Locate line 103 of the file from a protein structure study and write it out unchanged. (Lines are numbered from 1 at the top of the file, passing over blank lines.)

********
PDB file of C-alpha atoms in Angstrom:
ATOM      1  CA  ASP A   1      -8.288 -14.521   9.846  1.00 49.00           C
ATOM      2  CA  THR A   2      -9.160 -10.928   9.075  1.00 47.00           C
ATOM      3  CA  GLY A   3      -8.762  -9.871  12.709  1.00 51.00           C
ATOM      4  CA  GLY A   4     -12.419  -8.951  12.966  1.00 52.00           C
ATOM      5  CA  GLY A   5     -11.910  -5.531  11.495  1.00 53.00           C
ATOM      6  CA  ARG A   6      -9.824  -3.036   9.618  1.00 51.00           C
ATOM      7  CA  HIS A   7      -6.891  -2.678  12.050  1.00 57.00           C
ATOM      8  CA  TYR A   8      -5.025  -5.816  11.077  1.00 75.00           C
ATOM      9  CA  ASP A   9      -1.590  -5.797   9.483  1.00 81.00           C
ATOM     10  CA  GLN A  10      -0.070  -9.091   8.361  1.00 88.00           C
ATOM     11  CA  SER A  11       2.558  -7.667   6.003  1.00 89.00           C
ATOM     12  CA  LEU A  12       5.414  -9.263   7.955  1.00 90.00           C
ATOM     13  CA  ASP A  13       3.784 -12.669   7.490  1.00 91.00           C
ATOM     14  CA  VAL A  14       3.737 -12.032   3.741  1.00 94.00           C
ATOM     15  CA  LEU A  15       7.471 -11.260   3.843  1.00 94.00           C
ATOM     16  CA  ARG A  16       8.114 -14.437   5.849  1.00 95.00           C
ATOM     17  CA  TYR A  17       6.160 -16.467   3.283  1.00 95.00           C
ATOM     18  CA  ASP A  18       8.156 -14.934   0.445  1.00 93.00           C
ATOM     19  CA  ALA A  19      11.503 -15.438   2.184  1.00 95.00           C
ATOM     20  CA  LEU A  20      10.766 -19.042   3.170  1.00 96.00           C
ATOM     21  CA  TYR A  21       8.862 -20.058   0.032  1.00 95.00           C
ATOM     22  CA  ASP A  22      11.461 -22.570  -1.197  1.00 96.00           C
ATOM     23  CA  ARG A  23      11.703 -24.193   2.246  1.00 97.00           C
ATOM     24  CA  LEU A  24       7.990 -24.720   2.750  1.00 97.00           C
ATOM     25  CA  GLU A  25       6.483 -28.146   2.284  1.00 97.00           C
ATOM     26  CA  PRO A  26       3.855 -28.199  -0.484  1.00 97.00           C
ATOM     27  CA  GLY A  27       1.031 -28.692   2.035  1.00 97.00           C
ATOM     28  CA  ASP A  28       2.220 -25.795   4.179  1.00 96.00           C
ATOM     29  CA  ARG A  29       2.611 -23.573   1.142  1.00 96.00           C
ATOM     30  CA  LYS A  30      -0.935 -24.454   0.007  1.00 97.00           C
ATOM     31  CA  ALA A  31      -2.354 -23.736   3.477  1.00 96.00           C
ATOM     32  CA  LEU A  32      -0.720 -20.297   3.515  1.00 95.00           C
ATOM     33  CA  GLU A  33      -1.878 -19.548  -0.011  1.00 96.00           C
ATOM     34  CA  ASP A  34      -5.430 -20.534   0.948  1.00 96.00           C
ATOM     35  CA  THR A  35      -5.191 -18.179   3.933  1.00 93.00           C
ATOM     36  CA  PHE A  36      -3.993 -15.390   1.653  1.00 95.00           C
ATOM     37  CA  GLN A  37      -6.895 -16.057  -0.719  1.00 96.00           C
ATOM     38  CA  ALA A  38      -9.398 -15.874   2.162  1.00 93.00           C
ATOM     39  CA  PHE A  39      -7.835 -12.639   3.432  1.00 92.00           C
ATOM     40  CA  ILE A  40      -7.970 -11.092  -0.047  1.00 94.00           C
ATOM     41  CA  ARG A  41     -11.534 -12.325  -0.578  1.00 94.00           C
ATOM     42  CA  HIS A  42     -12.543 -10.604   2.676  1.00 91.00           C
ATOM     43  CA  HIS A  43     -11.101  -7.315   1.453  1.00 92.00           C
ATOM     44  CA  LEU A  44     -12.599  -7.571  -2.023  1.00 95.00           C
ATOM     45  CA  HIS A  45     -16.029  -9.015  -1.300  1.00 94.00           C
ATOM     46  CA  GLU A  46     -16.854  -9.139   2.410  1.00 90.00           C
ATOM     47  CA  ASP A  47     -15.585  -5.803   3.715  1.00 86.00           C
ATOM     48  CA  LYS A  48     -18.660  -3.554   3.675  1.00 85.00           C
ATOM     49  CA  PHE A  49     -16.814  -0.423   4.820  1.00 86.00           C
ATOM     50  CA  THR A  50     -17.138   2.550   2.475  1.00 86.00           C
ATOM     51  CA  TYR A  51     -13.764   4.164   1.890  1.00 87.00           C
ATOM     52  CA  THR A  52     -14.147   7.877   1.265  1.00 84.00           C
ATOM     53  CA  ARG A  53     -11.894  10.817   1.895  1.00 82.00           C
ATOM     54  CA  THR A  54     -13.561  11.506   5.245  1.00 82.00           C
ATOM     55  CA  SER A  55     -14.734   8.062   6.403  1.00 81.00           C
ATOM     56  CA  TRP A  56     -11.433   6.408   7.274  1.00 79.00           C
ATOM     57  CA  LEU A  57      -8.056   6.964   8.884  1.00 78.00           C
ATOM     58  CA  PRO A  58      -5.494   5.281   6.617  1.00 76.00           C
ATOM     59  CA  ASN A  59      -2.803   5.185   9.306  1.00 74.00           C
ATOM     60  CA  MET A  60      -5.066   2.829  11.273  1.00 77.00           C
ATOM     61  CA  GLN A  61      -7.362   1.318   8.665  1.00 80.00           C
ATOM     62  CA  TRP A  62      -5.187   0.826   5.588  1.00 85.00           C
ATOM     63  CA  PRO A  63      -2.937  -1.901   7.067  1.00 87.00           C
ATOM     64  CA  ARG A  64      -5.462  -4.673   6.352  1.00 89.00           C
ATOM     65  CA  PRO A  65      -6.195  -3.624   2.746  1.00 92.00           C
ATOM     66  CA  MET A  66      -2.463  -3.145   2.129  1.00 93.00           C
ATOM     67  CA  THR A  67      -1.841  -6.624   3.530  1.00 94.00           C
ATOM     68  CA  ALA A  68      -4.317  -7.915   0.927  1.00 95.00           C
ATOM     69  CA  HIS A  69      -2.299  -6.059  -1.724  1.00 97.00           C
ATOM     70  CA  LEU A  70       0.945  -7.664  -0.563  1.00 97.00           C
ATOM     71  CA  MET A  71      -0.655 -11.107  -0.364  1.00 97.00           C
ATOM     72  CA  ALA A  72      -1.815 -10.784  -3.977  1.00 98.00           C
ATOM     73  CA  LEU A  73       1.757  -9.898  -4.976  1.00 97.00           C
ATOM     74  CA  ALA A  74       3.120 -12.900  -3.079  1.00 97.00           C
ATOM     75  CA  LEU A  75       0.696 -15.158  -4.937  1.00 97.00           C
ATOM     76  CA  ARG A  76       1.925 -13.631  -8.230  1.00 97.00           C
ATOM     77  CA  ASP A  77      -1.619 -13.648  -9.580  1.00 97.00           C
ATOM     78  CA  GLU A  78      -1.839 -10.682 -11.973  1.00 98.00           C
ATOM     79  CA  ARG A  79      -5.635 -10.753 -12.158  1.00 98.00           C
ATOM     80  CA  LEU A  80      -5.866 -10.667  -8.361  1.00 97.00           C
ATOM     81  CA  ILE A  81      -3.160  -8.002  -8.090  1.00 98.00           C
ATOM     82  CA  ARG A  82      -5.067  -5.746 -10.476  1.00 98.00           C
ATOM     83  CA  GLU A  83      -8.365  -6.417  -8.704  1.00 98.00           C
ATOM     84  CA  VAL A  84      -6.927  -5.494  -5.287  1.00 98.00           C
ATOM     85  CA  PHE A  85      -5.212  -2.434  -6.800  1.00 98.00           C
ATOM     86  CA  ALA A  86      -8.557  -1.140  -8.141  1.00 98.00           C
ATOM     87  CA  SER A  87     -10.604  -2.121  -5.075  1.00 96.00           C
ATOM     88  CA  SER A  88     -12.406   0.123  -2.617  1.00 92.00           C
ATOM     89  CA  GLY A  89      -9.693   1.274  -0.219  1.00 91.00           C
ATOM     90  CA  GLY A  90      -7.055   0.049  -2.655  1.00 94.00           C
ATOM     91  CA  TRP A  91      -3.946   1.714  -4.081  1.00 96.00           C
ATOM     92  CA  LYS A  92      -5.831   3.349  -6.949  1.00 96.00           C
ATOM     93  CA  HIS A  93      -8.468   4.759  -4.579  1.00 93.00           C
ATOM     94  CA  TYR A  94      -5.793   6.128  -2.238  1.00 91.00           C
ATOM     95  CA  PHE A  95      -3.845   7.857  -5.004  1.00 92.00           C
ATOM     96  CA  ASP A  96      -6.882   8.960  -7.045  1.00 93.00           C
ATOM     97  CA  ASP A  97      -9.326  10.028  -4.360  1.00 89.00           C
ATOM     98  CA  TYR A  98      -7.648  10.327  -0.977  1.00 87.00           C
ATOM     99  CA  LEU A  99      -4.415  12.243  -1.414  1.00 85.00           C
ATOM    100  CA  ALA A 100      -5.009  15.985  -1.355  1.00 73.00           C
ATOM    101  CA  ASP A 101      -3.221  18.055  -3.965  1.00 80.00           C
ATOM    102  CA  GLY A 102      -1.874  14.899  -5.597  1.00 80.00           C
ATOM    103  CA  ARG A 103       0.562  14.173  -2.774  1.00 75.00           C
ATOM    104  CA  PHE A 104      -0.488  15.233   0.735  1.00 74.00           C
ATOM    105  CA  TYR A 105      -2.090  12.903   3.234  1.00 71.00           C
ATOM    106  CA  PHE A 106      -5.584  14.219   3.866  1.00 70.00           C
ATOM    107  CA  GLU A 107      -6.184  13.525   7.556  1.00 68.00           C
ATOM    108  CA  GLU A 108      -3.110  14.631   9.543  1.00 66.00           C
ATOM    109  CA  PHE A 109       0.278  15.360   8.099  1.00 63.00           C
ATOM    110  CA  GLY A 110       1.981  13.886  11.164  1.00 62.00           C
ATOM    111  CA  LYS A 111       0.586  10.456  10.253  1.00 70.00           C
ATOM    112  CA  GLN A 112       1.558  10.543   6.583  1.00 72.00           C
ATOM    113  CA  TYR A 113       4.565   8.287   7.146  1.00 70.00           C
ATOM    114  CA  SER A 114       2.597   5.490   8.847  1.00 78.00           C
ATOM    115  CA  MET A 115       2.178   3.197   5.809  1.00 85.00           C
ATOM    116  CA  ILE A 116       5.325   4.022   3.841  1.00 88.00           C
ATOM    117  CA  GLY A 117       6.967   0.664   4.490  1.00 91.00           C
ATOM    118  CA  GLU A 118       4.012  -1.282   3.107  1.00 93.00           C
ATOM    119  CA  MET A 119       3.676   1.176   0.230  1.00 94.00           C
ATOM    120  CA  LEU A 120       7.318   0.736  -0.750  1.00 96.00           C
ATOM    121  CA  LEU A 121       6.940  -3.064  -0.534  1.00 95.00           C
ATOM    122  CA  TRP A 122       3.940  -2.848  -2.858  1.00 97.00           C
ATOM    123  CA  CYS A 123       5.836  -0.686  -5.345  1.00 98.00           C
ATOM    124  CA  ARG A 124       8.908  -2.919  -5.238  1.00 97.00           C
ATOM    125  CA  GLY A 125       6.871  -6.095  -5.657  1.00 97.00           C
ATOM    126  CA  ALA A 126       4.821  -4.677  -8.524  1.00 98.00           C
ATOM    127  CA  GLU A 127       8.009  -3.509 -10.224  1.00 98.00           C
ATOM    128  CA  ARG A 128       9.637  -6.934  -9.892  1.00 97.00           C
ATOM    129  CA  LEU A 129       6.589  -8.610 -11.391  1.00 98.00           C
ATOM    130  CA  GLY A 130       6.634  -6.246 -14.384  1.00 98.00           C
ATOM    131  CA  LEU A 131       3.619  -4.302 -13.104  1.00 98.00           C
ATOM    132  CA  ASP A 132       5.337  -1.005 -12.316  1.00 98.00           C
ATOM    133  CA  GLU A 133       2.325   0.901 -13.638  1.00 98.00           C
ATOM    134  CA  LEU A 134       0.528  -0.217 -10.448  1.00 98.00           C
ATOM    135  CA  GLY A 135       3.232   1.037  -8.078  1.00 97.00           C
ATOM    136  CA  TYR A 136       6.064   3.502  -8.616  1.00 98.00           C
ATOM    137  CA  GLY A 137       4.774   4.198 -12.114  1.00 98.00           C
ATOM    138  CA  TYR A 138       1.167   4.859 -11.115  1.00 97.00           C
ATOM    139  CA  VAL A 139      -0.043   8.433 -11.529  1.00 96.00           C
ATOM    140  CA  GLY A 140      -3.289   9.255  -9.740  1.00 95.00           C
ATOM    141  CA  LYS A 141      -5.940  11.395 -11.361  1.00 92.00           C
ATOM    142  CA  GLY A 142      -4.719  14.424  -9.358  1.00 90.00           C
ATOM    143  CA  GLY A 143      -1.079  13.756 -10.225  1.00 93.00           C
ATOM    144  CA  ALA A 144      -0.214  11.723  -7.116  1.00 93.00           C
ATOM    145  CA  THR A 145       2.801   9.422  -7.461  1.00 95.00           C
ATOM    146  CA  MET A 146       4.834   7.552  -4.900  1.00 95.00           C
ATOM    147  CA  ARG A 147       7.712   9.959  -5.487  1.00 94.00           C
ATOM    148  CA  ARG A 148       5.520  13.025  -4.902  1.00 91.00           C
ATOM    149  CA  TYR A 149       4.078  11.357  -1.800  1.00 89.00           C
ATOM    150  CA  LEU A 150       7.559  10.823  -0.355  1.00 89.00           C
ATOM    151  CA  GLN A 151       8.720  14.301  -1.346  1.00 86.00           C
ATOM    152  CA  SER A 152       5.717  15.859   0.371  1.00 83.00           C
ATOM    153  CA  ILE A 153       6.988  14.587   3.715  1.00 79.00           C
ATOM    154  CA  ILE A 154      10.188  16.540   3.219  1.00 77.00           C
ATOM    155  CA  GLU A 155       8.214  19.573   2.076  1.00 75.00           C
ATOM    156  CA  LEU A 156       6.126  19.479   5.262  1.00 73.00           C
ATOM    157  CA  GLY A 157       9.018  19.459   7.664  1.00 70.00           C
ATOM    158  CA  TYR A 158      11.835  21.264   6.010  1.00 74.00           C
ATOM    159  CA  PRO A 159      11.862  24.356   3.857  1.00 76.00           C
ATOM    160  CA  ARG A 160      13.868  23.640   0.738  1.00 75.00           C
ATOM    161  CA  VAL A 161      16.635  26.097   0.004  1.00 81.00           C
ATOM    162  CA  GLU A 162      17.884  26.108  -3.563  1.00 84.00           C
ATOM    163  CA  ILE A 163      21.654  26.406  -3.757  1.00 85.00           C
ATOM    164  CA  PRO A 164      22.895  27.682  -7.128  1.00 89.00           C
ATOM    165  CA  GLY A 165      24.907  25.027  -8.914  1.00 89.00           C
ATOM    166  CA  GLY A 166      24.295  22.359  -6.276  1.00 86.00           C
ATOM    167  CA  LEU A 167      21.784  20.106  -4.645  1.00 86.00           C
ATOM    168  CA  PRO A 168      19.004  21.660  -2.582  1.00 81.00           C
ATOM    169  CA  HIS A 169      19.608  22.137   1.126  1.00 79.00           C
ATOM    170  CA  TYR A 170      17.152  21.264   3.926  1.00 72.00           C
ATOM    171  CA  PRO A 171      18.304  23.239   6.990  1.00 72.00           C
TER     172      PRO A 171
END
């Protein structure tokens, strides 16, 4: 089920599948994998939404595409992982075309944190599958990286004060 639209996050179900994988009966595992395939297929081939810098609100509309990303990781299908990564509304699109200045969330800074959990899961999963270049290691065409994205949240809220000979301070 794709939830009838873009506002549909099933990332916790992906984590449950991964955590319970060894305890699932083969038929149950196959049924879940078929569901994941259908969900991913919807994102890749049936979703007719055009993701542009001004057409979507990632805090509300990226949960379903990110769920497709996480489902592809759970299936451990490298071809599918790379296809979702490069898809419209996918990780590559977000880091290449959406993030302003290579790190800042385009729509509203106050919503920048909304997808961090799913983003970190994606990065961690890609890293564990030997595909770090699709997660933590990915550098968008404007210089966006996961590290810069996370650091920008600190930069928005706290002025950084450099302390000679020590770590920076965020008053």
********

ATOM    102  CA  GLY A 102      -1.874  14.899  -5.597  1.00 80.00           C